In 1935, at the age of ten, Mom was sent to live the New London County Temporary Home. Grandma had been committed to Norwich State Hospital and Grandpa was not considered suitable for raising Mom on her own. When writing my family story, I couldn’t find much about this institution which she always referred to as “the county home.”
Fortunately, there is now a resource for genealogists who want to know more about their ancestors who were residents of the New London County Temporary Home. Cheryl and Chris Klemmer have compiled their research about the county home in the form of a reference book available at the Connecticut State Library in Hartford and the Otis Library in Norwich. New London County Temporary Home: History, Residents and References contains a history of home and the names of residents that were found in records. While they are not selling their book, Cheryl and Chris are willing to provide guidance about searching for former county home residents if you contact them at CTCountyHomes@gmail.com.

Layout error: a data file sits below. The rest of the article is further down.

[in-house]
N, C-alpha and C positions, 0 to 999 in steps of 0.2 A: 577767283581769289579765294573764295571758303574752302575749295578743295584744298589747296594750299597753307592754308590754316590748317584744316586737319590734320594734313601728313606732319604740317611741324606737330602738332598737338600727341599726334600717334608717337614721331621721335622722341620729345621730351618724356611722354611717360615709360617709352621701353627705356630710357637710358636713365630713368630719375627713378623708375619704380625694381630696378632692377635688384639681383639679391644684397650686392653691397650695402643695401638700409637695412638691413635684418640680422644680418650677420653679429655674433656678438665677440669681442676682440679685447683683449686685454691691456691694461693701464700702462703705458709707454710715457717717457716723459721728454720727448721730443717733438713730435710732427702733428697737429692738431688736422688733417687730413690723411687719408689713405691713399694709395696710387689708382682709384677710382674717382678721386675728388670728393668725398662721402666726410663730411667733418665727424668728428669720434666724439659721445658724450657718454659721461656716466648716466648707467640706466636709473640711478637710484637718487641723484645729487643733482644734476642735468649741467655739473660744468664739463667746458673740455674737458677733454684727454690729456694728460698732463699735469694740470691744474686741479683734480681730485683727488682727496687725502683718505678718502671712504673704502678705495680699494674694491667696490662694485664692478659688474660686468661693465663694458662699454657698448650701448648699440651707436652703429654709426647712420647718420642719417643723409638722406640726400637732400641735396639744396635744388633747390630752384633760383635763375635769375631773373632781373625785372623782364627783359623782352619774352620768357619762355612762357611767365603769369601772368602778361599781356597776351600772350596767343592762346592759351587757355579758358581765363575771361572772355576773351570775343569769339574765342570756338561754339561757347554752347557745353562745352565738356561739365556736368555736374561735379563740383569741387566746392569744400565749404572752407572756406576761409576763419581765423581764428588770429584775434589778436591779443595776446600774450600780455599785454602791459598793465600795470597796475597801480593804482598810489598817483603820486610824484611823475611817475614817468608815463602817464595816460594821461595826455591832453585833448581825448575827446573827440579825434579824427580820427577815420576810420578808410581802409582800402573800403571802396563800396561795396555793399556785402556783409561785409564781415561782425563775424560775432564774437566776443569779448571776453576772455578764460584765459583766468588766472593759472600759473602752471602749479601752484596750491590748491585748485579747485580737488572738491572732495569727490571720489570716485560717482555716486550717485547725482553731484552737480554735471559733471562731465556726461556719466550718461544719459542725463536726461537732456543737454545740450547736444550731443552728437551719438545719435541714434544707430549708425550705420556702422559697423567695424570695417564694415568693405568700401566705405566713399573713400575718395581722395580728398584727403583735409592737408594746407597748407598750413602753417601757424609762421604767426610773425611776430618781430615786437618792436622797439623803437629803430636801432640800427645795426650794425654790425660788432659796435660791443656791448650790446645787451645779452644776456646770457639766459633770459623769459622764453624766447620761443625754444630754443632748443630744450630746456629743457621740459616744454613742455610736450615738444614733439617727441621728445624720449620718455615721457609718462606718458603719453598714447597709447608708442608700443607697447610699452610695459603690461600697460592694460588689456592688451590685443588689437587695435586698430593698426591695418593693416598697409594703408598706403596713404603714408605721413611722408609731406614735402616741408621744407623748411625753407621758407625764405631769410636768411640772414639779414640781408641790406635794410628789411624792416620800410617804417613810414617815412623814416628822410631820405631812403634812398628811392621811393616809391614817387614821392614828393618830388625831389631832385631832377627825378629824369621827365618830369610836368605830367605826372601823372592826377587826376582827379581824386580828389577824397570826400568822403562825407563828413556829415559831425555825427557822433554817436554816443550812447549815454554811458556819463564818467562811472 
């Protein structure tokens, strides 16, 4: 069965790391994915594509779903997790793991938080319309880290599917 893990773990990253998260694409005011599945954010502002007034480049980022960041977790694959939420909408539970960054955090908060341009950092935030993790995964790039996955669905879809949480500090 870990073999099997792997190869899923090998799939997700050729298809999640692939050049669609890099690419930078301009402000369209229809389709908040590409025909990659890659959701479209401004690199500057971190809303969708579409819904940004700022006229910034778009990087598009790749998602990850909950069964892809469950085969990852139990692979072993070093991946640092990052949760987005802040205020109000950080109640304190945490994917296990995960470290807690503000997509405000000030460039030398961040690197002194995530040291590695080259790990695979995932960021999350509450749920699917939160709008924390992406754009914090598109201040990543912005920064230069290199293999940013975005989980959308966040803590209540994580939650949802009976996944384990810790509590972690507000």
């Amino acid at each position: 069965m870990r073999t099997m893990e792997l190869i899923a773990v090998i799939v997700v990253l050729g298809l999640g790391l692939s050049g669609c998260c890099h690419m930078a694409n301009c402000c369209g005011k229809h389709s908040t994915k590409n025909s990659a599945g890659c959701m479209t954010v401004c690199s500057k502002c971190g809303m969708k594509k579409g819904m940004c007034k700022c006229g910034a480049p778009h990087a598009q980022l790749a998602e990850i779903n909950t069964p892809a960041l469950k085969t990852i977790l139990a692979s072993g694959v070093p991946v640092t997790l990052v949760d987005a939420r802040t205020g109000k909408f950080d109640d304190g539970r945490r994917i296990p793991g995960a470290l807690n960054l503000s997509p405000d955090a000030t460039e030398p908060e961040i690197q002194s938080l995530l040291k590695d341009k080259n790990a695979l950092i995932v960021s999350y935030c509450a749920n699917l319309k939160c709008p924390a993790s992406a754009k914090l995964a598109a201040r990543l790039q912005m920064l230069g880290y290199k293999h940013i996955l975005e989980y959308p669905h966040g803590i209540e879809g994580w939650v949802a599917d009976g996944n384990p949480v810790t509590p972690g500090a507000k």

In 1935, when my mother was ten years old, she was taken from her parents and placed in what she called “the county home.” Its full name was the New London County Temporary Home, a facility for neglected and uncared for children. The county home was not an orphanage, because the goal was not to put the children up for adoption, but to eventually return them to their own families. In Mom’s case, she had been taken away from her parents because her mother had been admitted to Norwich State Hospital and her father was deemed physically and mentally unfit to raise her on his own. Continue reading New London County Temporary Home→
My mother’s high school ring is a symbol of more than just her graduation from Norwich Free Academy. After researching and writing about her life, I realized that it represents the role education had played in her escape from the poverty and dysfunction of the family into which she was born. Continue reading Norwich Free Academy→